Princess Lilian of Sweden attending the Nobel Prizes from her first in 1976 to her last in 2006.
Lilian wore the Cut Steel Tiara once, the Nine Prong Tiara 3 times, the Laurel Wreath Tiara 3 times, the Baden Fringe 8 times, and the 6-Button Tiara 16 times. (I couldn’t tell with 1994, but it was probably the 6-Button)
The Cameo tiara is an unusual one, set in gold and featuring pearls, which makes it stand out amongst the diamonds and sparkles. The individual cameos were created in the 19th century and were never intended to be paired together on one piece, hence their varying sizes and shapes. The piece was given to Empress Josephine 1809 by her husband, Napoleon. She passed the tiara to her granddaughter Josephine of Leuchtenberg. When Josephine married King Oscar I, the tiara travelled with her to Sweden and has been in the family ever since. Princess Sibylla, the king’s mother, was given the tiara as a wedding present by her husband’s uncle so that the tiara could once again be held by the Queen of Sweden. The cameos show the stories of myths including Cupid and that romantic quality has made it the go to tiara for Swedish weddings. It has been worn by Princess Birgitta, Princess Desiree, Queen Silvia, and Crown Princess Victoria for their big days.
Description: The Cameo Tiara is historically known as the Swedish bridal tiara and is rather unusual due to its very special colours and design. It consists of gold and pearls heightened with 7 cameos that depict mythological figures. The center cameo is the crowning of love, depicting Cupid and Psyche. Each cameo is framed in pearls and sits on a base of seed pearls and gold.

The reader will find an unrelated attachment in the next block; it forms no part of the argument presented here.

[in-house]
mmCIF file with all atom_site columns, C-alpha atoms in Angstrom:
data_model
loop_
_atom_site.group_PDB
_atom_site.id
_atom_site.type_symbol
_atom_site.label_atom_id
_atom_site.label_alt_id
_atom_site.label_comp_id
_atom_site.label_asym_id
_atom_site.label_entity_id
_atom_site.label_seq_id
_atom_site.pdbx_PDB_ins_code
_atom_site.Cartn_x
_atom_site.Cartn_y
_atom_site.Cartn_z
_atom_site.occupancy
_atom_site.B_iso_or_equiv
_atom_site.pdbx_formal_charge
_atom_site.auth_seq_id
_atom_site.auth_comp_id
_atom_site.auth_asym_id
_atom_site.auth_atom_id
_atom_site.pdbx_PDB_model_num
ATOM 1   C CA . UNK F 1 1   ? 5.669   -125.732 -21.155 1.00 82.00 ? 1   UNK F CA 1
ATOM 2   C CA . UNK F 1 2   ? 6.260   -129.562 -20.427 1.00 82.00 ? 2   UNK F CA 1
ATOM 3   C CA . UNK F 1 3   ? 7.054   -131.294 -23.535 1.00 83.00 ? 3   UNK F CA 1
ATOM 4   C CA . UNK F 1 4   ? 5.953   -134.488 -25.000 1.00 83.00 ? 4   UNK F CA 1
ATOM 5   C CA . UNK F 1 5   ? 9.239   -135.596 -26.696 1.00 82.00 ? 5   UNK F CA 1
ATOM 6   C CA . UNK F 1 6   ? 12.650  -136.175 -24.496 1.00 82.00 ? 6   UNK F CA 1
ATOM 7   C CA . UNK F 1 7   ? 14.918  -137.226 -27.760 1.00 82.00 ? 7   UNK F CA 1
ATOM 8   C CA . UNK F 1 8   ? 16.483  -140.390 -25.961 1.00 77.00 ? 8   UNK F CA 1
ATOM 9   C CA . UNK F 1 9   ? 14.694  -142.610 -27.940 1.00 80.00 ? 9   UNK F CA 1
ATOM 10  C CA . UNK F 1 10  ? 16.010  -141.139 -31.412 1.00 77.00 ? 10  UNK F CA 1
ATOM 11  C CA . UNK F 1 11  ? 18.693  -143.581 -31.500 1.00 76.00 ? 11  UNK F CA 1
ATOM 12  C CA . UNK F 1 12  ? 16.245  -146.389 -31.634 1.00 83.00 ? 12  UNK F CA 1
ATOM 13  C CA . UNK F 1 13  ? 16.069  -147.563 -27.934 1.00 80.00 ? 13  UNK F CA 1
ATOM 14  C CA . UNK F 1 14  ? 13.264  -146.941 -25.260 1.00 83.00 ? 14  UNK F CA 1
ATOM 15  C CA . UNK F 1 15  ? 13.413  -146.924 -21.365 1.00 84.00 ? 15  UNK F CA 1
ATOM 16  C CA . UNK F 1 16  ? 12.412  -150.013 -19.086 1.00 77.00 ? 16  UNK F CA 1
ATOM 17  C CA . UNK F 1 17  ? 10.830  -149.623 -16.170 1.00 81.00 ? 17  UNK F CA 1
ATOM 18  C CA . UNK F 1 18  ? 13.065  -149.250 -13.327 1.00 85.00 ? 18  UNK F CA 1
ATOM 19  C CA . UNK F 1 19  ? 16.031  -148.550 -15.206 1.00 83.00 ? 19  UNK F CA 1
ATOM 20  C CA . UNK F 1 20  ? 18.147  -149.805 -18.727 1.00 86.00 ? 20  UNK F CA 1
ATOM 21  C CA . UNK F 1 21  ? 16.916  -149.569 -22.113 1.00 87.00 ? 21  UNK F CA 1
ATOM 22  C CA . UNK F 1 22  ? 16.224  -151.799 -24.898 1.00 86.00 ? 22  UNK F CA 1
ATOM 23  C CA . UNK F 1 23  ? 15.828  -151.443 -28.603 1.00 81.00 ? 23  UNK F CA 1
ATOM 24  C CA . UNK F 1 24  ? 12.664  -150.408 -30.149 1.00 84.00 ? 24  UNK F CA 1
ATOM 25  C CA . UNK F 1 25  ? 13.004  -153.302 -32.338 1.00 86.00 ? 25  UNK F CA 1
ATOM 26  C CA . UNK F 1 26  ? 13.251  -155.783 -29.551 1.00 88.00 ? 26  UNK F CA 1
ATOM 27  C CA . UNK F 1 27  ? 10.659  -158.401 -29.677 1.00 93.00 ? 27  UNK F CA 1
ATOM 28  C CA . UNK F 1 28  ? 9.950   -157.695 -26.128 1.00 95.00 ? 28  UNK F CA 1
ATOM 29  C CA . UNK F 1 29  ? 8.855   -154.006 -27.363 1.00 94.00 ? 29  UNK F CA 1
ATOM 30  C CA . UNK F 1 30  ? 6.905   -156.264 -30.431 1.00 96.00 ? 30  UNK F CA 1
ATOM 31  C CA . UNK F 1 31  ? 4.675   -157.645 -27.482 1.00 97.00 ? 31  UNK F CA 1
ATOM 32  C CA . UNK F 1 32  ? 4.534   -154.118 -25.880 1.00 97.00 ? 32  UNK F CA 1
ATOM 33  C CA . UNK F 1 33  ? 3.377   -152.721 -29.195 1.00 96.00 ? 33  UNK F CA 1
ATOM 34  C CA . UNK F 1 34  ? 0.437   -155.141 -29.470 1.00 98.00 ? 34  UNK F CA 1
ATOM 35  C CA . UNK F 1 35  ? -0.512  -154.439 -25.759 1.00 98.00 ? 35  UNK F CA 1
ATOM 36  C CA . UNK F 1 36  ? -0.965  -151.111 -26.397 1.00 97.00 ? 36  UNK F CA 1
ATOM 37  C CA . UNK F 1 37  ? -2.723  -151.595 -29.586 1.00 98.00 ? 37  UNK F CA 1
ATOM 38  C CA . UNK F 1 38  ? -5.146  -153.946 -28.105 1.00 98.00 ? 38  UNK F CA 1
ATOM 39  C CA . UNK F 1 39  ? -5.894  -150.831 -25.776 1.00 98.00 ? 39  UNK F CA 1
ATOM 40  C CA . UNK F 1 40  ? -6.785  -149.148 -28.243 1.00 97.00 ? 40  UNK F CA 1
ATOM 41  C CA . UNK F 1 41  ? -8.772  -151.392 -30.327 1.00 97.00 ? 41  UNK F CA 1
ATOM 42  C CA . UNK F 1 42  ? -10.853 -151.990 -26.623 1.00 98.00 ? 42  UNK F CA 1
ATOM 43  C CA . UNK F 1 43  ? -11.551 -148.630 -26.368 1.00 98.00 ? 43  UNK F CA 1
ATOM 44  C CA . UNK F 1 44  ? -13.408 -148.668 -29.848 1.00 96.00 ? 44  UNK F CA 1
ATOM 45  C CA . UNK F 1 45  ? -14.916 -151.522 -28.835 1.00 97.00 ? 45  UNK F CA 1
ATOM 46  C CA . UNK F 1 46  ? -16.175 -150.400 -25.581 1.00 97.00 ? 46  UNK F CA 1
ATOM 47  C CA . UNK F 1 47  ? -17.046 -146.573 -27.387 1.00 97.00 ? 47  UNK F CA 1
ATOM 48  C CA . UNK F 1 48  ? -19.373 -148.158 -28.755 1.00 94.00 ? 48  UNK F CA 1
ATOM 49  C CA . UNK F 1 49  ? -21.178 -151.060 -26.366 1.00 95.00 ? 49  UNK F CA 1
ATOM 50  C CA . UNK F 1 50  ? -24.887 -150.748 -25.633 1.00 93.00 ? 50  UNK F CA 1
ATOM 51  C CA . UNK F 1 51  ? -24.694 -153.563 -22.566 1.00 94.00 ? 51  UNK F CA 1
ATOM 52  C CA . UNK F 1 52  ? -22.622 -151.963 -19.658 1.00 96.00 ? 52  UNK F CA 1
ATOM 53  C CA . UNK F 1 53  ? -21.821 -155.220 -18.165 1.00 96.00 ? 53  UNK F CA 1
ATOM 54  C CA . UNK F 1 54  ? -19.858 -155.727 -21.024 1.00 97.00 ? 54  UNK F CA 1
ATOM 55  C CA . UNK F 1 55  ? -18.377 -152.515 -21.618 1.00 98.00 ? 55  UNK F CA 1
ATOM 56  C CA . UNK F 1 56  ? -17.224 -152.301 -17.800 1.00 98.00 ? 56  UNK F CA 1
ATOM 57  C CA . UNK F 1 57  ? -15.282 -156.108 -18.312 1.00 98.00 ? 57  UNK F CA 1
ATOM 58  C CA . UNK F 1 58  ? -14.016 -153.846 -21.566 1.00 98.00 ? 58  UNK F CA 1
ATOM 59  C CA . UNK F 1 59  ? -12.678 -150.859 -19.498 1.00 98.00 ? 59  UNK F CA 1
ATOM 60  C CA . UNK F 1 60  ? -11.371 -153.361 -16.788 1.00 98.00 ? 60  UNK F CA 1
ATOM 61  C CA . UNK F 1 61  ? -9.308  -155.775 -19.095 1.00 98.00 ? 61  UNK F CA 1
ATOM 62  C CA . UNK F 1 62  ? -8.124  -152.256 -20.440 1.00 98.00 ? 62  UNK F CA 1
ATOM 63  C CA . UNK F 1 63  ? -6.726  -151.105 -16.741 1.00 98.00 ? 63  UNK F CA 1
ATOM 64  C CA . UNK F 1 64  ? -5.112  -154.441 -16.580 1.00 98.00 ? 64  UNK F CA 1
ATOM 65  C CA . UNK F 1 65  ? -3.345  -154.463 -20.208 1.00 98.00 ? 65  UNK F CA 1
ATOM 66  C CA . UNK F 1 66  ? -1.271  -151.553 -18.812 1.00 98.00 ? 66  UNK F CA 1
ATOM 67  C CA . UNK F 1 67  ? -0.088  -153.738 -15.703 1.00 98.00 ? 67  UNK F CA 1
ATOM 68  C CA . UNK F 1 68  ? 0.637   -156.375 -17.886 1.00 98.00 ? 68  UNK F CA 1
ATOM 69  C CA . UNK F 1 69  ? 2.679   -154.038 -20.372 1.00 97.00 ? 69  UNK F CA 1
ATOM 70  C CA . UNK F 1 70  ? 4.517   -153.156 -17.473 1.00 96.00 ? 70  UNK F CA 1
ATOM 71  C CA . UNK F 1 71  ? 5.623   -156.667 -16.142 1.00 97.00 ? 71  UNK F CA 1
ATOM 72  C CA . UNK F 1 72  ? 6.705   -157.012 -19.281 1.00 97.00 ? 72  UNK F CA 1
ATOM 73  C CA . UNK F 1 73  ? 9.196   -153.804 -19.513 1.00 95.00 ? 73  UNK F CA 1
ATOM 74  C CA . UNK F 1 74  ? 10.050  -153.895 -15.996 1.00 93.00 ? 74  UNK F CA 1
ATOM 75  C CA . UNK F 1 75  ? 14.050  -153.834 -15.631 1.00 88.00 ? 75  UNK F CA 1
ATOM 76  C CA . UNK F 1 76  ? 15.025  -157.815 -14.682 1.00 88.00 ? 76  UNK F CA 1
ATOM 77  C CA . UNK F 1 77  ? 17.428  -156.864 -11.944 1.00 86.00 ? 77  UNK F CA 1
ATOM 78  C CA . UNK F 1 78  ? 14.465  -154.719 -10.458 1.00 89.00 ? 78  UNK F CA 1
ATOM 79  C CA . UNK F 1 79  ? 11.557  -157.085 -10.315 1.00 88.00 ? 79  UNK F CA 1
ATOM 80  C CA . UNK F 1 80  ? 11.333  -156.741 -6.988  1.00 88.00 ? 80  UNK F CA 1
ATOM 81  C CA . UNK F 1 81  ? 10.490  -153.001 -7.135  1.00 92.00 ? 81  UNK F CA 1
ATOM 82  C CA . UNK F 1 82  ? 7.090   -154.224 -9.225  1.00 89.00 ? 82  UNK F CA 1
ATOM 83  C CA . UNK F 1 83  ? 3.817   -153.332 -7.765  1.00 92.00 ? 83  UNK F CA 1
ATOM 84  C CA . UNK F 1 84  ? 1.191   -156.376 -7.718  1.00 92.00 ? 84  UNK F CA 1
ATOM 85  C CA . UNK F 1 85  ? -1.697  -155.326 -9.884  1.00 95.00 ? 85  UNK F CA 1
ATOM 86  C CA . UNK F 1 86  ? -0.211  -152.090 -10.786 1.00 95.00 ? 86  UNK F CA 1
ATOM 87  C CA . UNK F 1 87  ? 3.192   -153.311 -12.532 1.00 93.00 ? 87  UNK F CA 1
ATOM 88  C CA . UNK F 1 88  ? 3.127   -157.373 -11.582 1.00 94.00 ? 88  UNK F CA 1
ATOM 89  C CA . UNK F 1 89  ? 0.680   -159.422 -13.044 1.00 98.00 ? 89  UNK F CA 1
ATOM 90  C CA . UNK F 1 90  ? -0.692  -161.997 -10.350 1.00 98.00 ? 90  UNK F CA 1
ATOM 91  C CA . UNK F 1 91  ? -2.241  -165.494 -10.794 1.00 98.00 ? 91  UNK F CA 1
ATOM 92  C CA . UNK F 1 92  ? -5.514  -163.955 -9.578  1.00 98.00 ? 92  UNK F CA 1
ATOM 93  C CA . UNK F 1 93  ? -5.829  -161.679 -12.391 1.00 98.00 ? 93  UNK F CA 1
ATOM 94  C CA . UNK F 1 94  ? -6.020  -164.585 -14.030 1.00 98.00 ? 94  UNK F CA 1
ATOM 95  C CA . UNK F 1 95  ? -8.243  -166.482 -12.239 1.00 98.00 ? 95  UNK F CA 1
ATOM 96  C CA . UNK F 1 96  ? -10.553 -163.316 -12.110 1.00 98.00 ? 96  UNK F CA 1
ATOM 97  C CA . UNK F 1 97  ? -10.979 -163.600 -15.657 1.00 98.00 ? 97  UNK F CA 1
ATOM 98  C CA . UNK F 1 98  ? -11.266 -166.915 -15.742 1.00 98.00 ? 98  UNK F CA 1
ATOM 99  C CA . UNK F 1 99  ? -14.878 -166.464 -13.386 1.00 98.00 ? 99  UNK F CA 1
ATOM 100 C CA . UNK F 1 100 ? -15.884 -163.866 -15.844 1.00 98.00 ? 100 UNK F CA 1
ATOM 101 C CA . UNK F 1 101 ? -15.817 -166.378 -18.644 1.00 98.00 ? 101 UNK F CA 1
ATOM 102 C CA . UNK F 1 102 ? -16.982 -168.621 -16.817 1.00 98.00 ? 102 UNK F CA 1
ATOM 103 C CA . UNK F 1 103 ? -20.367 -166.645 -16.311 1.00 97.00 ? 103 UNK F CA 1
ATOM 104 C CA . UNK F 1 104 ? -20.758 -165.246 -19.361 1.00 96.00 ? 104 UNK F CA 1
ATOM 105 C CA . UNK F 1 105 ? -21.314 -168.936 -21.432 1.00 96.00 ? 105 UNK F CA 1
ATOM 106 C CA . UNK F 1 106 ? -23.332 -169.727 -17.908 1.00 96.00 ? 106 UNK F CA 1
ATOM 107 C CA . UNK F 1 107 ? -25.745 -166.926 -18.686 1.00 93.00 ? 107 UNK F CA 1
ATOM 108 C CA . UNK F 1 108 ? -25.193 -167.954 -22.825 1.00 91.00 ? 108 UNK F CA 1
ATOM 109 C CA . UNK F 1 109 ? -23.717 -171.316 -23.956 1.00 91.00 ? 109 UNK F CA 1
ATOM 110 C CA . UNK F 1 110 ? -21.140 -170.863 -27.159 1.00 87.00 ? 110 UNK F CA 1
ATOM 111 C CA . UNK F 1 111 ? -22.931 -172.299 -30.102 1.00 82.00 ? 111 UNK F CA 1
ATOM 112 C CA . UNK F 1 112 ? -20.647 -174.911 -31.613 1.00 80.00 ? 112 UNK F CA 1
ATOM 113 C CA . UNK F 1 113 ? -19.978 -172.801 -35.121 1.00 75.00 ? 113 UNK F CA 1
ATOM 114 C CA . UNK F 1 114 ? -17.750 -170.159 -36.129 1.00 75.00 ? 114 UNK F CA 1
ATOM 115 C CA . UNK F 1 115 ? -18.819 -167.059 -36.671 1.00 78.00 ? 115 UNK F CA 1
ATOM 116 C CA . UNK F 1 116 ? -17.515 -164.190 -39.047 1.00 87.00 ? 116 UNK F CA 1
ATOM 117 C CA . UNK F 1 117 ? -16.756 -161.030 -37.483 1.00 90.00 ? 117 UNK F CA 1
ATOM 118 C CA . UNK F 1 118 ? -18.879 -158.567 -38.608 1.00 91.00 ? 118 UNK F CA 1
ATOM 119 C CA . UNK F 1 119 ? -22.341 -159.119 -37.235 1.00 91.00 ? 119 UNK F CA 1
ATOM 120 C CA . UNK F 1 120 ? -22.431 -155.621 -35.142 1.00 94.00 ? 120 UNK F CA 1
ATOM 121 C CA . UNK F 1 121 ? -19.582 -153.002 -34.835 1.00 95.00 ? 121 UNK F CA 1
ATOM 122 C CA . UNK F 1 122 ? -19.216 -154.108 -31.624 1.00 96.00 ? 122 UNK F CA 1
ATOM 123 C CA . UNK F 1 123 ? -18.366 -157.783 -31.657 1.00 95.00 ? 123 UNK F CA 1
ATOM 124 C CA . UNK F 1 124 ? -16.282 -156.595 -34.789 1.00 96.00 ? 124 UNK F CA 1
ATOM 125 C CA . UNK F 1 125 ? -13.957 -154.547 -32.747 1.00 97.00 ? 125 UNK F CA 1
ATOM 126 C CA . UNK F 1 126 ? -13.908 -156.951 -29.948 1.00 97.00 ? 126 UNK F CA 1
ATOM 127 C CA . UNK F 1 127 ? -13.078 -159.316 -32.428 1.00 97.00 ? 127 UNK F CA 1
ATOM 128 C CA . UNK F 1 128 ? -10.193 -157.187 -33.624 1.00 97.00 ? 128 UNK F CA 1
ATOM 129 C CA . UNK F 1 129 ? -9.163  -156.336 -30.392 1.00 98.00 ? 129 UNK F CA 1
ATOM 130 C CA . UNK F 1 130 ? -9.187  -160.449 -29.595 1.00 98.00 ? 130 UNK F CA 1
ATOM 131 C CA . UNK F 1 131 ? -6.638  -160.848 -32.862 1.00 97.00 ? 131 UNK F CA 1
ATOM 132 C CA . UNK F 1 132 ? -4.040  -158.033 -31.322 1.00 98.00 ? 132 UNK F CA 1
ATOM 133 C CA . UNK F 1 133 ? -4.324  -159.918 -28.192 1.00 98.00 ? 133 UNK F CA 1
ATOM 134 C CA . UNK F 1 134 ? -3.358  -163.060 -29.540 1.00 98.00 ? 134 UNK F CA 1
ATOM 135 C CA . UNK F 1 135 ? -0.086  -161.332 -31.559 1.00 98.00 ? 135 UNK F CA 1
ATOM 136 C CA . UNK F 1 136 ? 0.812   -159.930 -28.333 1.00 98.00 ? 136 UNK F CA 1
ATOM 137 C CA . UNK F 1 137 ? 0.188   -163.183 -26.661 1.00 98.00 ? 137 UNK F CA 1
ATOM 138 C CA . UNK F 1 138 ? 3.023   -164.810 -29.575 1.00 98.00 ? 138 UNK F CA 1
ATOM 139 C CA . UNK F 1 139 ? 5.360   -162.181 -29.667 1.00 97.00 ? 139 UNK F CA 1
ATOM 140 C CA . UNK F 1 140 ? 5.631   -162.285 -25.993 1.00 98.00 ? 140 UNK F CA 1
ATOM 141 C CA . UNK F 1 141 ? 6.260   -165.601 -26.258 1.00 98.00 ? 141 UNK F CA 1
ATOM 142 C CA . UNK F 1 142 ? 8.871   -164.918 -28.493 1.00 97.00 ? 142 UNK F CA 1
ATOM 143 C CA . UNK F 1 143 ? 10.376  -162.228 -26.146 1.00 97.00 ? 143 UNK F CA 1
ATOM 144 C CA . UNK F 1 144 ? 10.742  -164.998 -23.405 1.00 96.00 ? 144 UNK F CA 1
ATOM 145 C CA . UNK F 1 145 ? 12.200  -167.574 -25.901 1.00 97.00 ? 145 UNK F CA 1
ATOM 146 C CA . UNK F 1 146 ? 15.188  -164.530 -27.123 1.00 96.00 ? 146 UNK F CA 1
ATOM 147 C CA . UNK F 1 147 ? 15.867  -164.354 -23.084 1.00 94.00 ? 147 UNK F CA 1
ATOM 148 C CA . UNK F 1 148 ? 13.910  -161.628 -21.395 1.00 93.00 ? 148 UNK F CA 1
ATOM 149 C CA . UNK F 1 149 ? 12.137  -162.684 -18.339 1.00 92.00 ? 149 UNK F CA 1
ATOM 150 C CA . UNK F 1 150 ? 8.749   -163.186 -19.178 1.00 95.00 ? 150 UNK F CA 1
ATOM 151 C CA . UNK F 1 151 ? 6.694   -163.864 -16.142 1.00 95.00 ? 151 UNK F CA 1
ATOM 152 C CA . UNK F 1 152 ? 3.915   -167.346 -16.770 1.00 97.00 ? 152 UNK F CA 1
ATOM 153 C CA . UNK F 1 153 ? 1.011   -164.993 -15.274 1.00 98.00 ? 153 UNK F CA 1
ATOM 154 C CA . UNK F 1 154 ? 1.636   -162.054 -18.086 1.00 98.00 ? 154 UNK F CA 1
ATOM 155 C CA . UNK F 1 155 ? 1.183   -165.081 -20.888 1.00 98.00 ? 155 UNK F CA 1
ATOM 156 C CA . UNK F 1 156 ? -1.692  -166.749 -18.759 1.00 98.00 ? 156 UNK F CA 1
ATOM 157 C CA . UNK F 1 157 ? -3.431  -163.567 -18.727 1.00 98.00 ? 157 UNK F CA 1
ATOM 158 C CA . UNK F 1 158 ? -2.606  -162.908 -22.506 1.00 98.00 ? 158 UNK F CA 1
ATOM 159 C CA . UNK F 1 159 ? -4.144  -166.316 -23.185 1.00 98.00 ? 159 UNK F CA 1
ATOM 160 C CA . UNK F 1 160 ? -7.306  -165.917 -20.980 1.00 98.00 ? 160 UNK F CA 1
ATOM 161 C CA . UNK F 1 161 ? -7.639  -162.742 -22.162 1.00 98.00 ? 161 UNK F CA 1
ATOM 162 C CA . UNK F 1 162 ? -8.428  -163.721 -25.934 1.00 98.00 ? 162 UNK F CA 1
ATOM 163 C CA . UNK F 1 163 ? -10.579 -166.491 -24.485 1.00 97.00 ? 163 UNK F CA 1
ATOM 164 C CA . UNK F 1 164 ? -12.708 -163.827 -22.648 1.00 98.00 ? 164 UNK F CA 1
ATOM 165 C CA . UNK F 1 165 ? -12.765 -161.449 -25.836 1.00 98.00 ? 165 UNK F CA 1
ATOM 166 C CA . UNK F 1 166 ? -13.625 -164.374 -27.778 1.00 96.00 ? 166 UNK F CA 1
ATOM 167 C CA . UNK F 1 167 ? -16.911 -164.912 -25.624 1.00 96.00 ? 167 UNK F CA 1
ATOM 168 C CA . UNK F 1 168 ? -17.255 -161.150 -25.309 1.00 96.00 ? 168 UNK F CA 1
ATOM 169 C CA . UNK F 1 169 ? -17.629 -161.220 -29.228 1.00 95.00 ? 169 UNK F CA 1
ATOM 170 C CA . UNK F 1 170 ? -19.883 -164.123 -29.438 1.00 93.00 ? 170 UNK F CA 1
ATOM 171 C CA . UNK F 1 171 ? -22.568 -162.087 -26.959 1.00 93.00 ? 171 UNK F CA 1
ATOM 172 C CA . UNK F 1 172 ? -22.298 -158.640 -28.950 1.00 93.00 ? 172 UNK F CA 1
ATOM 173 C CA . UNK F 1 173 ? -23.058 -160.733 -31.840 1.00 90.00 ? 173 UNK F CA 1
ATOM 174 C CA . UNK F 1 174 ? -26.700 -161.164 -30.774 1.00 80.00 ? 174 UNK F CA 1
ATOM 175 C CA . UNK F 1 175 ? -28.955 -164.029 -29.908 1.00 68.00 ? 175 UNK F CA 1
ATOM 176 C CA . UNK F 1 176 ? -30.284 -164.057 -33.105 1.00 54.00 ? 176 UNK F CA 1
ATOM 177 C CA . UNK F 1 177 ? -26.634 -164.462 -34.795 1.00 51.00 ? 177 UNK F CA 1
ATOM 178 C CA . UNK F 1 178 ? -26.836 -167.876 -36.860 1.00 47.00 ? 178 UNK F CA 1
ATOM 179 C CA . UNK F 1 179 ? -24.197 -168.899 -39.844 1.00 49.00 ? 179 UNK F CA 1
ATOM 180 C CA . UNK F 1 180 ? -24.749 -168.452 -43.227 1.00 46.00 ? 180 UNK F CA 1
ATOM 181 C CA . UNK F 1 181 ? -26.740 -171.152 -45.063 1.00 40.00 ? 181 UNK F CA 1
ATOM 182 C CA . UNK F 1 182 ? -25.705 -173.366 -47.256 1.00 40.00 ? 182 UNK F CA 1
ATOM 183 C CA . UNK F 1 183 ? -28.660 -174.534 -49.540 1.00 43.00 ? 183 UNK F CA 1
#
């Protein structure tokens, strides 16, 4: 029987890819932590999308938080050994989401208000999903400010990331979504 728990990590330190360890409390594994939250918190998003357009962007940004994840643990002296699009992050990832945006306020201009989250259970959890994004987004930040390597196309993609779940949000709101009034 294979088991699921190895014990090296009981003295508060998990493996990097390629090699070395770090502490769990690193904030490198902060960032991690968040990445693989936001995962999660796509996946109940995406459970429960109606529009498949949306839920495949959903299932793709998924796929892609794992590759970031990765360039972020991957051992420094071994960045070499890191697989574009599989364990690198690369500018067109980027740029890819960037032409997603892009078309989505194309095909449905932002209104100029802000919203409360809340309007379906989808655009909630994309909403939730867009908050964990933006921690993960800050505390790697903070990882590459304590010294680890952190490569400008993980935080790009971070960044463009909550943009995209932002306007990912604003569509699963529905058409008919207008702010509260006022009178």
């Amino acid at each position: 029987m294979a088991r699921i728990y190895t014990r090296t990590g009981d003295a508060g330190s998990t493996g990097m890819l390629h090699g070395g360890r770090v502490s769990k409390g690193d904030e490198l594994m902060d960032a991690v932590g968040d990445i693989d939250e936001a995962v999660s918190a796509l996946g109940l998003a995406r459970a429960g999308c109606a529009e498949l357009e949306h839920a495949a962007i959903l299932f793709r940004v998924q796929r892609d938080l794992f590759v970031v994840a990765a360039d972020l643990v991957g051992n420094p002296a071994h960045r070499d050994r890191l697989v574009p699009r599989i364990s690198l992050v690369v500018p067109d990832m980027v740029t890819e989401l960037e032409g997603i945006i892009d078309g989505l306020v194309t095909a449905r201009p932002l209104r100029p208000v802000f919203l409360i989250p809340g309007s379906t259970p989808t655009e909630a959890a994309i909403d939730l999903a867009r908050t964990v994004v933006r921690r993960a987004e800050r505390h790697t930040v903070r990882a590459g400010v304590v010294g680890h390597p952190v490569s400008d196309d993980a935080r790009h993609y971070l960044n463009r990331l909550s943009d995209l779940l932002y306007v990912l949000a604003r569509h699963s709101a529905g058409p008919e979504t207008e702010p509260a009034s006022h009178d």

Cameos were very popular back then and all 7 cameos used were made prior to the tiara’s creation and all vary in size and colour.
History: Made by Nitot in Paris, this tiara was originally owned by Empress Joséphine of France who received it as a gift from Napoleon. The tiara passed into the Swedish Royal Family via her granddaughter, Queen Josefina (born Princess Josephine of Leuchtenberg). When Josephine of Leuchtenberg married King Oscar I of Sweden in 1823, she relocated to Stockholm and took the tiara with her. Since then, it’s become a fixture of Swedish royal weddings.
Empress Joséphine of France
Queen Josefina of Sweden/Princess Josephine of Leuchtenberg
King Carl Gustaf/Queen Silvia
Princess Birgitta (wedding tiara, 1961)
Princess Désirée (wedding tiara, 1964)
Queen Silvia (wedding tiara, 1976)
Crown Princess Victoria (wedding tiara, 2010)
Also worn by:
Crown Princess Margareta of Sweden (Princess Margaret of Connaught)
Princess Sibylla of Sweden (Princess Sibylla of Saxe-Coburg and Gotha)
Princess Ingrid of Sweden (lent by her sister-in-law Sibylla for a costume ball)
(Thanks to various royal blogs for the info: The Royal Order of Sartorial Splendor, Mad Hattery!, and Tiara Mania, among others. I have tried to do my best research; hopefully there are no errors.)